Some believe that critics criticize because they can’t do. In my particular case, when I’ve been less than enthusiastic about certain restaurants, it’s been said I couldn’t cook my way out of a paper bag. I like to believe this isn’t true. I got into food writing through my love of cooking. I also spend a lot of time constructing restaurants in my head that I one day hope to launch. That’s why I find Amy Le—owner and chef of Spotted Monkey, a new Asian-Latin fusion restaurant in Chicago’s financial district—so inspiring. Advertisements
Befitting its name, Dream Cafe is a reverie, or at least an oasis, of sorts in Englewood. The restaurant is surrounded by empty lots and boarded-up homes. Most of the restaurants within a mile radius are greasy spoons, hot dog and gyro shacks, or franchise fast food.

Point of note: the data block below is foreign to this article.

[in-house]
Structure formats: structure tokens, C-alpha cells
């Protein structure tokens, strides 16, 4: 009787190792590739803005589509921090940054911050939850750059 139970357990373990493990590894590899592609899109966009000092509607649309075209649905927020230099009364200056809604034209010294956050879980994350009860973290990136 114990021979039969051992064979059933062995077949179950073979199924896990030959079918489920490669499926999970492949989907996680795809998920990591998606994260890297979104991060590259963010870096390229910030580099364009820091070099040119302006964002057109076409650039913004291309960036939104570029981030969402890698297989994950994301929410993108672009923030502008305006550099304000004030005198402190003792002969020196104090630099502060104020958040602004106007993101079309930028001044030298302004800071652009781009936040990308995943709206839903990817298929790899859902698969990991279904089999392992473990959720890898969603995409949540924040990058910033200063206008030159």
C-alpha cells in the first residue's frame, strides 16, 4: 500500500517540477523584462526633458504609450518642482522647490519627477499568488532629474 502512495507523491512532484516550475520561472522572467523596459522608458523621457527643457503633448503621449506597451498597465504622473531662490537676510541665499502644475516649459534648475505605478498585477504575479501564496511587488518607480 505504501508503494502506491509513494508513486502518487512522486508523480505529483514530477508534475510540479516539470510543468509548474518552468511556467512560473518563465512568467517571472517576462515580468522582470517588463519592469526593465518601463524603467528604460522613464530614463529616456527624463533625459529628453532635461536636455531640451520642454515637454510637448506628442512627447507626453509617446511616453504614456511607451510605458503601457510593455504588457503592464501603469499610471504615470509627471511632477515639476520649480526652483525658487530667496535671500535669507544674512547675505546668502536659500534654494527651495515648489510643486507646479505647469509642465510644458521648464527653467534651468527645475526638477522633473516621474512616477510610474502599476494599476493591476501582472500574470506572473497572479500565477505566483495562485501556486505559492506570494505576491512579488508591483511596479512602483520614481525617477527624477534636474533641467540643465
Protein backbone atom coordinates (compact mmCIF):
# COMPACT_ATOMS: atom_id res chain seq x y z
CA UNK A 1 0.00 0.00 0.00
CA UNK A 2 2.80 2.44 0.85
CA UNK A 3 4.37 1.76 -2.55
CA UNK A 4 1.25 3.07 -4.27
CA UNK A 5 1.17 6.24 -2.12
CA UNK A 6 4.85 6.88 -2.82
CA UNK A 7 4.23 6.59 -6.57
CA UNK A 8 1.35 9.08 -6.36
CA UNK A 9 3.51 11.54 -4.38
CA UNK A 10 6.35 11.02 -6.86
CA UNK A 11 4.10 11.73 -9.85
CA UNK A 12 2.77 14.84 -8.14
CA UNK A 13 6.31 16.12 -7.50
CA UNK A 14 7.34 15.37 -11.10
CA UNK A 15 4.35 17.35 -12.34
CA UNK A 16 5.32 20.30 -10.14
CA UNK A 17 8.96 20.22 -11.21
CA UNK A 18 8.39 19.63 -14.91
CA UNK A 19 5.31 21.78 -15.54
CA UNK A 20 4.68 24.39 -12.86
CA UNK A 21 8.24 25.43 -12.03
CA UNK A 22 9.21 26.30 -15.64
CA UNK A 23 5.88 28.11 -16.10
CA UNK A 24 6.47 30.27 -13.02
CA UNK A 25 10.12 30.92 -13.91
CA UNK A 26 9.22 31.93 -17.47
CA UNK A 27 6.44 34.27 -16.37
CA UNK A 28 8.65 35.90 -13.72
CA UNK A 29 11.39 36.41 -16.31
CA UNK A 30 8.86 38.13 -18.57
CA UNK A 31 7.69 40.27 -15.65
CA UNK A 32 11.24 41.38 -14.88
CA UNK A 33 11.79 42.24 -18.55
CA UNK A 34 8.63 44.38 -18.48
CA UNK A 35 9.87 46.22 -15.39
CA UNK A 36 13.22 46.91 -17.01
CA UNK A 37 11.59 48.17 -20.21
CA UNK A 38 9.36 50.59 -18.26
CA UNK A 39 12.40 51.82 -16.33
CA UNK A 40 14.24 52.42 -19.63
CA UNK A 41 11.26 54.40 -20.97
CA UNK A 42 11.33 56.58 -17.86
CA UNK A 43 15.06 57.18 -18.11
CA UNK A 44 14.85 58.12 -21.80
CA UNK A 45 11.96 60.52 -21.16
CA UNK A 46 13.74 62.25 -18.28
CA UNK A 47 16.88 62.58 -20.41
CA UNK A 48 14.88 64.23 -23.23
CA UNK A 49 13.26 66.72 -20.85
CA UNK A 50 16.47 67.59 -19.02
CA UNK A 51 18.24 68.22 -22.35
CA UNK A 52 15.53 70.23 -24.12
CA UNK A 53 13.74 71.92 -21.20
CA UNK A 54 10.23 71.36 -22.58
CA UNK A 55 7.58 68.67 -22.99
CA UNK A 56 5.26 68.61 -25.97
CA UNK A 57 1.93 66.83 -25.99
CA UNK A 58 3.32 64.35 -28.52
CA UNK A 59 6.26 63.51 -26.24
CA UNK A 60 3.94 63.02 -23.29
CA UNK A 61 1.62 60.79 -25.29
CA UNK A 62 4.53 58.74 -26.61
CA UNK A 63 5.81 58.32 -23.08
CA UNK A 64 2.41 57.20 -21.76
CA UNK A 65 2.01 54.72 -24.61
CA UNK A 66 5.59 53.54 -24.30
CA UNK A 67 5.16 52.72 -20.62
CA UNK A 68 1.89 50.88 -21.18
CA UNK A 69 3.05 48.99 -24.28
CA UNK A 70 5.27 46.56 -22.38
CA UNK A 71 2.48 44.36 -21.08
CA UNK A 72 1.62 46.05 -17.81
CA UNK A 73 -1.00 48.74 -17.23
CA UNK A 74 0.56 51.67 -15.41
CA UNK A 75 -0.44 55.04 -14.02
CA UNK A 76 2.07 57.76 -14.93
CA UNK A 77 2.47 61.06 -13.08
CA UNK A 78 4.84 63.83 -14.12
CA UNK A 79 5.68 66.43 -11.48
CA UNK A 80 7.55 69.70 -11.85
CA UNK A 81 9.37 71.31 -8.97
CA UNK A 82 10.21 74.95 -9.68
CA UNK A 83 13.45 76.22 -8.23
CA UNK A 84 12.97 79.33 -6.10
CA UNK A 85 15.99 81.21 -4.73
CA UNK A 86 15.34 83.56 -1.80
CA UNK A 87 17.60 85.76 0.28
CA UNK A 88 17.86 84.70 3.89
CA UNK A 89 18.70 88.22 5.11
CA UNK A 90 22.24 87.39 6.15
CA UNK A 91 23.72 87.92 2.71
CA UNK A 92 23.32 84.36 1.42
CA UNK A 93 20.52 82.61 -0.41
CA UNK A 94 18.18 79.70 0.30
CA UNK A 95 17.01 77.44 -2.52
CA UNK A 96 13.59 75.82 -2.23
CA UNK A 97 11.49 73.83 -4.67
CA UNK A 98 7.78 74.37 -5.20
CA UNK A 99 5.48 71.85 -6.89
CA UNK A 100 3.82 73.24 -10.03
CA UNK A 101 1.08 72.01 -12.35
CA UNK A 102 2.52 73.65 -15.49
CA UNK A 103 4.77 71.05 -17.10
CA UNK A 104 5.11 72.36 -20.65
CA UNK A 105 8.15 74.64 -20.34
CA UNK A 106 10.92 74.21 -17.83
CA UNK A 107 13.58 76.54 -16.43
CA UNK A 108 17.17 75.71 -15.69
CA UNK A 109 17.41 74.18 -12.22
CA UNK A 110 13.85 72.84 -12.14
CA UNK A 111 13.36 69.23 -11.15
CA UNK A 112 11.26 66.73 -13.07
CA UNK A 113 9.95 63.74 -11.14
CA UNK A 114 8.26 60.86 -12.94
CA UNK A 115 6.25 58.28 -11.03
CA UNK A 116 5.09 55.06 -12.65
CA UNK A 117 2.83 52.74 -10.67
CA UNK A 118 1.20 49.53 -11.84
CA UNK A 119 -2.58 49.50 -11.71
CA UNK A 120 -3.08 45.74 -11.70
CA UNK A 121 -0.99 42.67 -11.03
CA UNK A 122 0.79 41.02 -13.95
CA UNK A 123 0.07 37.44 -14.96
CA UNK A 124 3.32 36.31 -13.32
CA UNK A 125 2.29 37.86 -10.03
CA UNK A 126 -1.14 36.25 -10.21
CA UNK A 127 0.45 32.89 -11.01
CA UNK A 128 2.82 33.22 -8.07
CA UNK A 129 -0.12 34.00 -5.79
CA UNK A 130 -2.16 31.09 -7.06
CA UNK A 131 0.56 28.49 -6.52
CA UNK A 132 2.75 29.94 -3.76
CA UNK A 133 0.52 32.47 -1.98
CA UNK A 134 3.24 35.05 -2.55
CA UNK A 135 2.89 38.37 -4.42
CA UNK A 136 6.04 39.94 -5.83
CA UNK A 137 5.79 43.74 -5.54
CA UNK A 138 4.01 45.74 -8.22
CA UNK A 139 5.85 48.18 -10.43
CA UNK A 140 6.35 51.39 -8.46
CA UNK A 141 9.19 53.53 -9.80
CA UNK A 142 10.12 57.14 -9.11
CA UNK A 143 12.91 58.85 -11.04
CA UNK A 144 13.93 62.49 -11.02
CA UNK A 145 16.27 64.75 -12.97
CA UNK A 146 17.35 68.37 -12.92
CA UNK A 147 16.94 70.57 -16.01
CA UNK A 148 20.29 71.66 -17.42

One of the great demands of reviewing restaurants is the overarching need to cover the new and the hip. In doing so, the places that have been executing something really good for so long often get overlooked. So for the next month or so, I’m dedicating myself to writing about good neighborhood places, the mom & pops and the small, authentic ethnic joints that get lost amid the pomp and circumstance of celebrity chefdom.
This year I broke down and finally asked what Jesus would do. It happened at the 3pm Christmas Eve mass in the back of Old St. Pat’s church in the West Loop. Somewhere during the Gospel pageant, when a tiny Mary wrested plastic baby Jesus from his makeshift manger and hoisted him by his head like Michael Jordan palming a basketball, my mind started to wander.
For six years Sunday nights were suffocating.